INVESTIGATORS searching for the missing Malaysia Airlines flight 370 may have made a crucial mistake which prevented them from discovering the crash site, according to a new report.
A team of scientists from the UK, Germany and France suggested they could have downplayed the importance of surface ocean currents. Debris from the aircraft was carried to shore by the currents, known as Stokes drift. Analysis of objects washed ashore could have allowed the MH370 crash site to be located according to the study, published in the Journal of Operational Oceanography.
In total nine bits of debris from the stricken aircraft have washed up along western parts of the Indian Ocean.
However investigators failed to establish crucial information including how long they made landfall before being discovered, their exact buoyancy and how long they spent floating in coastal waters.
Lead investigator Dr Jonathan Durgadoo commented: “Ignoring Stokes drift in the simulations can lead to major errors, as we have demonstrated with the MH370 example.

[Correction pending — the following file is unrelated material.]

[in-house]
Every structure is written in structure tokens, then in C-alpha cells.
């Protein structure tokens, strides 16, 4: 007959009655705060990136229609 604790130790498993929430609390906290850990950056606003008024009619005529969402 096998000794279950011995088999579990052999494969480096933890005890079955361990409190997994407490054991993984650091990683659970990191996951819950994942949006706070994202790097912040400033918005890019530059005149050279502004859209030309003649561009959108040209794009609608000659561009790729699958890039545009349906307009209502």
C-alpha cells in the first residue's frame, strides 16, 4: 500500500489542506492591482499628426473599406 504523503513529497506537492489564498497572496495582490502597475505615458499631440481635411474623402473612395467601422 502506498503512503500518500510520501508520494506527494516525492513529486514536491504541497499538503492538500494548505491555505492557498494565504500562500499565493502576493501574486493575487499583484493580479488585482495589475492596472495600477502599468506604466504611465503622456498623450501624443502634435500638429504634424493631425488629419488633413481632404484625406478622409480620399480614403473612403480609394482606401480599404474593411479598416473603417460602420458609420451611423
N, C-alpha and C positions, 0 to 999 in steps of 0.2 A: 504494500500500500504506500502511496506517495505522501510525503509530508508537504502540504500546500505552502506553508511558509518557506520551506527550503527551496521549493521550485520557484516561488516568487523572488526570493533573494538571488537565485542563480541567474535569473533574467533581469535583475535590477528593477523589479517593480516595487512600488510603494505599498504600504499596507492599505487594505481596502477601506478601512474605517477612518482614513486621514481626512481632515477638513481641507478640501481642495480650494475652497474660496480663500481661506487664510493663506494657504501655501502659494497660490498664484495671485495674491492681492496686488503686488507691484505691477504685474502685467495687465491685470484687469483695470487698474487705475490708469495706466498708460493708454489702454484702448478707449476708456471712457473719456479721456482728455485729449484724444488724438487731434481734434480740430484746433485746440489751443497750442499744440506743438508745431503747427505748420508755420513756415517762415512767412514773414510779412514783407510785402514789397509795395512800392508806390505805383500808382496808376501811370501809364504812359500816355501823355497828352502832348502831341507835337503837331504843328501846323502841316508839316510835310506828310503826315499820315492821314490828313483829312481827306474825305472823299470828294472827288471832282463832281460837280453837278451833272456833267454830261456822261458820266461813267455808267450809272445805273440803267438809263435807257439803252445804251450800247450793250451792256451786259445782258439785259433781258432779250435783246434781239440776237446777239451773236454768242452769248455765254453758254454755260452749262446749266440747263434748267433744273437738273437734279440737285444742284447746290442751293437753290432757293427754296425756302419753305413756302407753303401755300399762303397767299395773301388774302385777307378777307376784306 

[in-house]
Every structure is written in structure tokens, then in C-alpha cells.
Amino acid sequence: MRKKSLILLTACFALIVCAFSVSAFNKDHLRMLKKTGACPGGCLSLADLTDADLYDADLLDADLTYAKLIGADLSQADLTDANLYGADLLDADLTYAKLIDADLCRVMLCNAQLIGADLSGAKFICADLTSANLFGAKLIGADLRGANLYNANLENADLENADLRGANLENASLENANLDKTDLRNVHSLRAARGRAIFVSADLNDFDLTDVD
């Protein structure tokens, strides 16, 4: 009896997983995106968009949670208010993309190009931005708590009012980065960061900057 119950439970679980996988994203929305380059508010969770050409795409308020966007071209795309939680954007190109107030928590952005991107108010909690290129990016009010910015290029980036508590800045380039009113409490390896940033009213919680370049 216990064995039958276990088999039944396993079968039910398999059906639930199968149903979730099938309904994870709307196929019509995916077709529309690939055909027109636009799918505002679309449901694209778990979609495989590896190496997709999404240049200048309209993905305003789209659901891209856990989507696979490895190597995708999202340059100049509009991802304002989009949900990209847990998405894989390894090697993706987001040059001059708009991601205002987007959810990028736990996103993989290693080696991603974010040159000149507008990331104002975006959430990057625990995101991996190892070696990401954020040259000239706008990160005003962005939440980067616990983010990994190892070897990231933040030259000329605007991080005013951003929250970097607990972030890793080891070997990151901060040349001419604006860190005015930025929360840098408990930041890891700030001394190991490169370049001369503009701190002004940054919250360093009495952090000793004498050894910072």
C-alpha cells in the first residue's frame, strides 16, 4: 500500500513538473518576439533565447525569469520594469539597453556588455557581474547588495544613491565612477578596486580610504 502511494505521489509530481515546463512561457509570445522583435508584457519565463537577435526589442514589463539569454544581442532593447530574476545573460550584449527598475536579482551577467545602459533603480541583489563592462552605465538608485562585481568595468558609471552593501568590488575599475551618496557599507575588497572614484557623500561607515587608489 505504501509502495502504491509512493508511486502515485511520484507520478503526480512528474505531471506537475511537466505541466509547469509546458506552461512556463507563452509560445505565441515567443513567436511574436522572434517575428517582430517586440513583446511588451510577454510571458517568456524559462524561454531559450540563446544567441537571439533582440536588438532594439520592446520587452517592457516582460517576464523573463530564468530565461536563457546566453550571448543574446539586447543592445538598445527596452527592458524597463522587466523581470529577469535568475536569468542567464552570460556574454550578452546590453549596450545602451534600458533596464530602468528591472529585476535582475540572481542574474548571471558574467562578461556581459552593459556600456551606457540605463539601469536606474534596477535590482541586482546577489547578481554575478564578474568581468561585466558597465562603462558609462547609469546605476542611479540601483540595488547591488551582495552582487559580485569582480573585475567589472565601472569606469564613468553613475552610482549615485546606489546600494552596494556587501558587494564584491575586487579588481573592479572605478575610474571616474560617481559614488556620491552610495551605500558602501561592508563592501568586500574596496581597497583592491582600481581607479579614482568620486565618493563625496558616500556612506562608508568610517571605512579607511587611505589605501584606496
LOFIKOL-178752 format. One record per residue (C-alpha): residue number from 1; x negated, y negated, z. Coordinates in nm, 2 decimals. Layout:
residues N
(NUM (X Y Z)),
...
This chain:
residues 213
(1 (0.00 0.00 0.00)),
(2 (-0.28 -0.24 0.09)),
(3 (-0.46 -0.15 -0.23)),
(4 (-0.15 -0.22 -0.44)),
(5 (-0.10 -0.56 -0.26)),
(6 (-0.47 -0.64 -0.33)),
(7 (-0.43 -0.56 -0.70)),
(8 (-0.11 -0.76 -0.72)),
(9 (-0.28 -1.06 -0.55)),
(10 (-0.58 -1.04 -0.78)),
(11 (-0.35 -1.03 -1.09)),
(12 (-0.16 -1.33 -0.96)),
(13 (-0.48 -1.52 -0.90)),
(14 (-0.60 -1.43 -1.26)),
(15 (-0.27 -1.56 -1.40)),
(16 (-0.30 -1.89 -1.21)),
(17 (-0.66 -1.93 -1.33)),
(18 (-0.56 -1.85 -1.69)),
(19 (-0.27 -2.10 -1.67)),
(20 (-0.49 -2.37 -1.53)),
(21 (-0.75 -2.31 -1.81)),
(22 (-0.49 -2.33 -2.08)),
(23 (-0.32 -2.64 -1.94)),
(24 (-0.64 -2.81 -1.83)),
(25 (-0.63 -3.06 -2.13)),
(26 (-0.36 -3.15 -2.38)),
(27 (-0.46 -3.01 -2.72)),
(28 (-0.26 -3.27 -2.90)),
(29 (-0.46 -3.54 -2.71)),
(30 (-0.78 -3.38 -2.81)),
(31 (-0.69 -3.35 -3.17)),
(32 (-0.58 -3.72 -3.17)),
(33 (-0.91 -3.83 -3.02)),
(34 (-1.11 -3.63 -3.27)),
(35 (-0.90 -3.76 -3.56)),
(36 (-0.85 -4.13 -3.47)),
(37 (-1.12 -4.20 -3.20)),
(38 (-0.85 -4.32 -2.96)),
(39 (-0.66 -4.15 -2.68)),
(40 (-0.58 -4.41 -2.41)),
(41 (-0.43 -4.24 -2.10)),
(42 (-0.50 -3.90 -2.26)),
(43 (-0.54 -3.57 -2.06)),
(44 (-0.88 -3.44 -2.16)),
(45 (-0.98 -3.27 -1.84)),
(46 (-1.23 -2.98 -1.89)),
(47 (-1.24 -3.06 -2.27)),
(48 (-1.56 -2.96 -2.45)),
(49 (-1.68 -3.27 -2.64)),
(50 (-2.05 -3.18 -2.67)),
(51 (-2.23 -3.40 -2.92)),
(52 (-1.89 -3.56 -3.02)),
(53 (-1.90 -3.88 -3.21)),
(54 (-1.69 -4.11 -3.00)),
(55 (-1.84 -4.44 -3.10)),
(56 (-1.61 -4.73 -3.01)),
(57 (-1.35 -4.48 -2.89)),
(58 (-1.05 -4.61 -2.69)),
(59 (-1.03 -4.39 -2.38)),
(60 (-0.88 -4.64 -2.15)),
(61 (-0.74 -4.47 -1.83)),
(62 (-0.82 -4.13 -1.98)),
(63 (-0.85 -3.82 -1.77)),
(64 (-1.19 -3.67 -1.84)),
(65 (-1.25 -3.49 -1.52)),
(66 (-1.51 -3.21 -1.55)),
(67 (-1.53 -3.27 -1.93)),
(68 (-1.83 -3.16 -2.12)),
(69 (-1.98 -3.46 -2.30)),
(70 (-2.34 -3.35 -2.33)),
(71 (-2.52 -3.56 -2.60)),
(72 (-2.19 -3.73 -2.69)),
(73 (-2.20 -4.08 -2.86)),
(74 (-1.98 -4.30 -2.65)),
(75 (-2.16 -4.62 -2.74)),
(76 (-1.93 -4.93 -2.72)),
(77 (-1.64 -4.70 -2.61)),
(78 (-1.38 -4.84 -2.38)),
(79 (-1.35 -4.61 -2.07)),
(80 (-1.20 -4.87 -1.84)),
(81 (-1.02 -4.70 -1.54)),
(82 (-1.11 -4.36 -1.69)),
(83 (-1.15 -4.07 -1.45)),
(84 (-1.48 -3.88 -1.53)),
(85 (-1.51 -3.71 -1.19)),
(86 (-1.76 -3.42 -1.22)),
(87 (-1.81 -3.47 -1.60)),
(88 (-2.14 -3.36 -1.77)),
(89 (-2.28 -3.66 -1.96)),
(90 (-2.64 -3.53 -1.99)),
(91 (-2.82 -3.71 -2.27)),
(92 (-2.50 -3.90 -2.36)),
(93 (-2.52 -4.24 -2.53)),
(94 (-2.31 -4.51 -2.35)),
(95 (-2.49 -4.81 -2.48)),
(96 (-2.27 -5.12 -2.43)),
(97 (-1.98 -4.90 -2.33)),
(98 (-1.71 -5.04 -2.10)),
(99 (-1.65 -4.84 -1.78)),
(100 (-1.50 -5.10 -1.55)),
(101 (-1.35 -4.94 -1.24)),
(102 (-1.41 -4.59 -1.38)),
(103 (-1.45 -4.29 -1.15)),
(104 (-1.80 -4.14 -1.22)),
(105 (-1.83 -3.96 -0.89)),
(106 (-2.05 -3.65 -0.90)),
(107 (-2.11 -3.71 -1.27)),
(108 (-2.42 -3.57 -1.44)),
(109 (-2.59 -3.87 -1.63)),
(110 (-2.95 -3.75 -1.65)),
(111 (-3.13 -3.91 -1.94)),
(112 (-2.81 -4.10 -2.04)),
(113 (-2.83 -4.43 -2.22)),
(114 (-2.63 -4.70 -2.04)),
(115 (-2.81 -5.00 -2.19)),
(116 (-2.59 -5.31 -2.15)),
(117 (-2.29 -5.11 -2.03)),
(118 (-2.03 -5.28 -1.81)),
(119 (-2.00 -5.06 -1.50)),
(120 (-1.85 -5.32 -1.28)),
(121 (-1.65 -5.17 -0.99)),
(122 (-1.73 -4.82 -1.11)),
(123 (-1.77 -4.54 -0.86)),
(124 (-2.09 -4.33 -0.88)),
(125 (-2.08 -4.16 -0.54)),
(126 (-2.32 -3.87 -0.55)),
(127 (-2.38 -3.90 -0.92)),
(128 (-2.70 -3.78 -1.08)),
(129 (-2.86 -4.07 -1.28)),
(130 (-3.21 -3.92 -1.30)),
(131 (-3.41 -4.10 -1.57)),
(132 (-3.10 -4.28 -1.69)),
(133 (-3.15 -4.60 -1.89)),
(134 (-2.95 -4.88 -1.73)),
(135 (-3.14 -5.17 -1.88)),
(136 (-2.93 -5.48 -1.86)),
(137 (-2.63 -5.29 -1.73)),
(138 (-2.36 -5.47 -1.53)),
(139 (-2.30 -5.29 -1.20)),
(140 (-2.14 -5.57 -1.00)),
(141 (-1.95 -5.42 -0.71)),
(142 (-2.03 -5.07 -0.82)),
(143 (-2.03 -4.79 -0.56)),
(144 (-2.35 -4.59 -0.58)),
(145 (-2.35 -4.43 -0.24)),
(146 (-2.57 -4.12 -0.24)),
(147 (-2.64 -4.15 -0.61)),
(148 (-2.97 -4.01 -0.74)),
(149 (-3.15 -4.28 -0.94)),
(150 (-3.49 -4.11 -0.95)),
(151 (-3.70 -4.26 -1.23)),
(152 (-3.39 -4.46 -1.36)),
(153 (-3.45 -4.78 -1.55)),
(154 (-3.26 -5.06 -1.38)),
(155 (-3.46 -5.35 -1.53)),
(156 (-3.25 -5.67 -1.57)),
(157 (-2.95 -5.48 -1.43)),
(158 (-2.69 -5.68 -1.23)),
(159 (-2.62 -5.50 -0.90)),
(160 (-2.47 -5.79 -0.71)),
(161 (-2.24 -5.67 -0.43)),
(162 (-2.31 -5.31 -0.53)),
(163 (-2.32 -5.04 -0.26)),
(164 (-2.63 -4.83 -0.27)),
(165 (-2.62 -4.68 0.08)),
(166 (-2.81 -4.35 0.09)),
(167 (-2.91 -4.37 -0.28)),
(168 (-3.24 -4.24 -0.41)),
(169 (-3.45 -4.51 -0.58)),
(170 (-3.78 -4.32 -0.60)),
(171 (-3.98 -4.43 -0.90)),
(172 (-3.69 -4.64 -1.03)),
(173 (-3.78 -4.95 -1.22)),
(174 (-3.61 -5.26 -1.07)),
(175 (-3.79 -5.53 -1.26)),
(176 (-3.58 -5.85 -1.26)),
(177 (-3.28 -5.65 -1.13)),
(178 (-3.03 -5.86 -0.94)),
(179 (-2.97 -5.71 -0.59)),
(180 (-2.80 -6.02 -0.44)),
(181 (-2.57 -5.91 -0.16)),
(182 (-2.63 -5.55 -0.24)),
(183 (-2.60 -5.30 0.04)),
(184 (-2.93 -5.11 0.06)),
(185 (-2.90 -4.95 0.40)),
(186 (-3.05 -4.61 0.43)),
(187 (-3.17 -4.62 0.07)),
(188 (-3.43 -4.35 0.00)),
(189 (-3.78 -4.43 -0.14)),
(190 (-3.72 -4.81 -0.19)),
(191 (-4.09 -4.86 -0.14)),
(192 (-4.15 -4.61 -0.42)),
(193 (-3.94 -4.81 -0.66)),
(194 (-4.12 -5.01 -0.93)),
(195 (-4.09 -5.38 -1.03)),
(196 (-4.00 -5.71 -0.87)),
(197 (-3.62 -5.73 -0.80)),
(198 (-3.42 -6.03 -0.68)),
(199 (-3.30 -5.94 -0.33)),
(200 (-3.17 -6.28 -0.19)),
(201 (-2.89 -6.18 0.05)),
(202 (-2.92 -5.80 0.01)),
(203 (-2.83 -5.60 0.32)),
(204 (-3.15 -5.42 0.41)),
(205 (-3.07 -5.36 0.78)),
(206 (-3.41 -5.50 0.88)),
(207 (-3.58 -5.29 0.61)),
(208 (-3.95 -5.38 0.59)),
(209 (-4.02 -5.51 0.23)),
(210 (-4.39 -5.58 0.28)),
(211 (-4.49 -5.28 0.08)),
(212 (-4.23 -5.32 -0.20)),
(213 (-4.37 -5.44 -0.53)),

“For any application where surface drift is studied, Stokes drift should be included to provide more precise tracking results.”
Investigators had sought to calculate the path of the debris across the ocean, in order to find the crash site.
However they had insufficient information to do this effectively.
The study concluded that just five pieces of debris could allow a future crash site to be located, if enough details are recorded.
Dr Durgadoo added: “The different tracking approaches provide a robust methodology and enable an assessment of uncertainties.
“These can be minimised by simulating sufficient numbers of virtual objects.”
“The exercise of estimating the surface drift of debris from MH370 has led to an improved preparedness for future applications.”
Malaysian Airlines flight MH370 went missing on March 2014 whilst flying from Kuala Lumpur to Beijing.
It had 227 passengers and 12 crew on board at the time.
This article was originally published at Daily.Express.co.uk